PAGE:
By Ed Krayewski  Absent this protection, the federal government could decide that the Washington Post, as Trump claims, was a sort of lobbying arm of Amazon, and thus muzzle their election-related speech. It's not theoretical. Before Citizens United, as A. Baron Hinkle has pointed out, campaign finance laws "regulated not just donations to candidates and political parties, but also 'electioneering communications' made within 30 days of a primary or 60 days of an election." Such laws are regularly used by those in power to silence their critics. In Ohio, Hinckle notes, a local Republican leader targeted a blogger who criticized him. That politician argued that because the activist spent $40 a month to maintain the blog where he posted his political criticisms, he had to register with the state and be regulated as a political action committee. Hinkle also mentions a Missouri man who was fined for calling himself a "citizens lobbyist" and heading a group, Missouri First, that sought to influence public policy. Missouri First was not a lobbying firm, and it had no clients. Nevertheless, the professional association of lobbyists brought a complaint against him. In Nevada, another group was targeted for handing out two flyers critical of a Democratic politician.

Reason: Trump Attacks on Washington Post Illustrate Importance of Citizens United (In the News)

Reason: Trump Attacks on Washington Post Illustrate Importance of Citizens United

By Ed Krayewski

Absent this protection, the federal government could decide that the Washington Post, as Trump claims, was a sort of lobbying arm of Amazon, and thus muzzle their election-related speech.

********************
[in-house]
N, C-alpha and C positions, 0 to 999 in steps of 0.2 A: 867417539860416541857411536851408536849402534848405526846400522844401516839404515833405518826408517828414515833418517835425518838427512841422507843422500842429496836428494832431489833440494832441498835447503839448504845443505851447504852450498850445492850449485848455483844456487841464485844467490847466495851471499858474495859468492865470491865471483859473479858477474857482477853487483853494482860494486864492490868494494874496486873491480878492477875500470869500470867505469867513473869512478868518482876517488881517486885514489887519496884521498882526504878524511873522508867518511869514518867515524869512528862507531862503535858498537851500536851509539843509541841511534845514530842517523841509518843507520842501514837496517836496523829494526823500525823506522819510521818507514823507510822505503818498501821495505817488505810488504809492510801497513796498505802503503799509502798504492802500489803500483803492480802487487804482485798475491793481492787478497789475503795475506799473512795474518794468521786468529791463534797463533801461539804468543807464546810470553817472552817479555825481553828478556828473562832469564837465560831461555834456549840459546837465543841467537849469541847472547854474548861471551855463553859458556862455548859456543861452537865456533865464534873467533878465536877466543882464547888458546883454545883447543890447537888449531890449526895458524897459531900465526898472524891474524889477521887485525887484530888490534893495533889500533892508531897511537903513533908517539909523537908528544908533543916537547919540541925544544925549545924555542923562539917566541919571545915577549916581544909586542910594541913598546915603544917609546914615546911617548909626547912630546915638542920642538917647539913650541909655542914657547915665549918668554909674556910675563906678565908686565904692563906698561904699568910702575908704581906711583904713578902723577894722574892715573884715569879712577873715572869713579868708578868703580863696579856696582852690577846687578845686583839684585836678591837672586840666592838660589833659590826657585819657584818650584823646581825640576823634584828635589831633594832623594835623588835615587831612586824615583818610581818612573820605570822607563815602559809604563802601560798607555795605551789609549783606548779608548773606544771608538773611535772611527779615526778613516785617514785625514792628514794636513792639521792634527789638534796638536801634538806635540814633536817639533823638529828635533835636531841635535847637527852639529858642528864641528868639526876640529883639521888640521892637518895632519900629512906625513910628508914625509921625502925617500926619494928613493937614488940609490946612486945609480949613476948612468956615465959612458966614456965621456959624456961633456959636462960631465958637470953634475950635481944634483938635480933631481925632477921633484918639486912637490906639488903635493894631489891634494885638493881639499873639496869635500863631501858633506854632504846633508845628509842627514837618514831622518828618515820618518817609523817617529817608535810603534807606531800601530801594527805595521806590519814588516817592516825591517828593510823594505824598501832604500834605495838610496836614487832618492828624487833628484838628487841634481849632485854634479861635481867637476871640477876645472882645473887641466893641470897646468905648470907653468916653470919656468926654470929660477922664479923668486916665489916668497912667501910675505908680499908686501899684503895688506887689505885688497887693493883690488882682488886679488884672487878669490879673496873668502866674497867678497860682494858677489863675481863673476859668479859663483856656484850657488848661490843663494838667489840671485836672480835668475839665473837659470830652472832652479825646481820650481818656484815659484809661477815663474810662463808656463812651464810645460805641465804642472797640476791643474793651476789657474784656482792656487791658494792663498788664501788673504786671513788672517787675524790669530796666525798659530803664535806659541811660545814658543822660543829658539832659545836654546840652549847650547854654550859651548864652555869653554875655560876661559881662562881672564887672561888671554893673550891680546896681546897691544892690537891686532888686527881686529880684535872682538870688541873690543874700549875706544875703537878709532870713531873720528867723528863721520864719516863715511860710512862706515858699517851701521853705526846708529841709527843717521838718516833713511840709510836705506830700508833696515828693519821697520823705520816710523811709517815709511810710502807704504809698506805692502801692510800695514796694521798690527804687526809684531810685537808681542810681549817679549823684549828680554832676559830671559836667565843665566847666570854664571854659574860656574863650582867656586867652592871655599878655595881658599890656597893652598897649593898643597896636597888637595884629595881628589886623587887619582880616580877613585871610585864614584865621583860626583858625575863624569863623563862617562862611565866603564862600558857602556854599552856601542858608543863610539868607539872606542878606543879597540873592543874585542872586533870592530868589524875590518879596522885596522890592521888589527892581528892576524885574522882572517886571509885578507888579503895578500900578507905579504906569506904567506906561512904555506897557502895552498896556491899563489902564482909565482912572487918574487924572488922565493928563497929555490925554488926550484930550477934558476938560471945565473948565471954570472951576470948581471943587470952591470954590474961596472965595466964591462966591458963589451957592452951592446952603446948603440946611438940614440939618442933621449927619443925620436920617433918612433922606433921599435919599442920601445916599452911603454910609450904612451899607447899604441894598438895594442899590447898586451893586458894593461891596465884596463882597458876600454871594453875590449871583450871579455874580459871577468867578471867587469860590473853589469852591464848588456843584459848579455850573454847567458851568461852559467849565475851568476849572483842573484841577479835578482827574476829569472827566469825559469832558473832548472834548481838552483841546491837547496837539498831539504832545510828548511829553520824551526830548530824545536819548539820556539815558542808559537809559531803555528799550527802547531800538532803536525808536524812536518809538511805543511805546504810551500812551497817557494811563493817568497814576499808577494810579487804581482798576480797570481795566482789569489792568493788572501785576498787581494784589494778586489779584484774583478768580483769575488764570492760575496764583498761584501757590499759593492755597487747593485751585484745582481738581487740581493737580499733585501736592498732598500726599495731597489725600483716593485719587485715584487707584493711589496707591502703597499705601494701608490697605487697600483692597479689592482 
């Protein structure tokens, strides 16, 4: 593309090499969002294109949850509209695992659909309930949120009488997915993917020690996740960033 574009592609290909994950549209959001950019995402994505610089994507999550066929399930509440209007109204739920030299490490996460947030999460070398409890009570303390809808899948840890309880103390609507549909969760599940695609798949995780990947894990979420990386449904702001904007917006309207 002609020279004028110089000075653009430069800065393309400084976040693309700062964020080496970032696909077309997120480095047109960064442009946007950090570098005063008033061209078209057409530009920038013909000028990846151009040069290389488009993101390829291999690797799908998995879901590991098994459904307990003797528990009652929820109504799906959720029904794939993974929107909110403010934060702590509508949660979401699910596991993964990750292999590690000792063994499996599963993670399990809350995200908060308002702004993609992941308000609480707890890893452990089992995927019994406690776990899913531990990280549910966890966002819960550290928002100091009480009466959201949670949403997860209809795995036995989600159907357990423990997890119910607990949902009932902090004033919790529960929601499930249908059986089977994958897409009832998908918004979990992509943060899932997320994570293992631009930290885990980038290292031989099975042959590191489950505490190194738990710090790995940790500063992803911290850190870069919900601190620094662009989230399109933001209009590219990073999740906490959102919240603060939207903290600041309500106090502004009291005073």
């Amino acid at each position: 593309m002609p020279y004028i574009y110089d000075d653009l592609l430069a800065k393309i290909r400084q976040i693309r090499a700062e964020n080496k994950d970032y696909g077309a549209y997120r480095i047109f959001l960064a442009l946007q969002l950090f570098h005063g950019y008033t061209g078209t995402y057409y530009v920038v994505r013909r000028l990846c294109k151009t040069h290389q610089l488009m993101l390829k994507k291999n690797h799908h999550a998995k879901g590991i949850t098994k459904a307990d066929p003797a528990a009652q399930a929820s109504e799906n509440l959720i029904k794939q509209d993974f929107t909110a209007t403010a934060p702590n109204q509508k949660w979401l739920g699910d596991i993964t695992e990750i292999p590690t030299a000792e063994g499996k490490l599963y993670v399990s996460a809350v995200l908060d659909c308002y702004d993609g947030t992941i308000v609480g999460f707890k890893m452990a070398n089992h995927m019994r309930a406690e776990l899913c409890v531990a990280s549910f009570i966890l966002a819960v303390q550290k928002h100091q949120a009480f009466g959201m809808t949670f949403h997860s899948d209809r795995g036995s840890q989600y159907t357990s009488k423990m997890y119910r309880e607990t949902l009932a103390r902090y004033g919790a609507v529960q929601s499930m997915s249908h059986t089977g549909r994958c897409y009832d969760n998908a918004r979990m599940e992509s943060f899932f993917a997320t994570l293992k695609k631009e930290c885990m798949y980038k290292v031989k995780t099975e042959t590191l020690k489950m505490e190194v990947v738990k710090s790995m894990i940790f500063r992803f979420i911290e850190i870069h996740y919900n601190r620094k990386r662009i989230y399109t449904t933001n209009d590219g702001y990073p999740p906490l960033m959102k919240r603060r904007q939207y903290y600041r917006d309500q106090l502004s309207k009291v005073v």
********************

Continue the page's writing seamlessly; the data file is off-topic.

It’s not theoretical. Before Citizens United, as A. Baron Hinkle has pointed out, campaign finance laws “regulated not just donations to candidates and political parties, but also ‘electioneering communications’ made within 30 days of a primary or 60 days of an election.”

Such laws are regularly used by those in power to silence their critics. In Ohio, Hinckle notes, a local Republican leader targeted a blogger who criticized him. That politician argued that because the activist spent $40 a month to maintain the blog where he posted his political criticisms, he had to register with the state and be regulated as a political action committee. Hinkle also mentions a Missouri man who was fined for calling himself a “citizens lobbyist” and heading a group, Missouri First, that sought to influence public policy. Missouri First was not a lobbying firm, and it had no clients. Nevertheless, the professional association of lobbyists brought a complaint against him. In Nevada, another group was targeted for handing out two flyers critical of a Democratic politician.

The Center for Competitive Politics is now the Institute for Free Speech.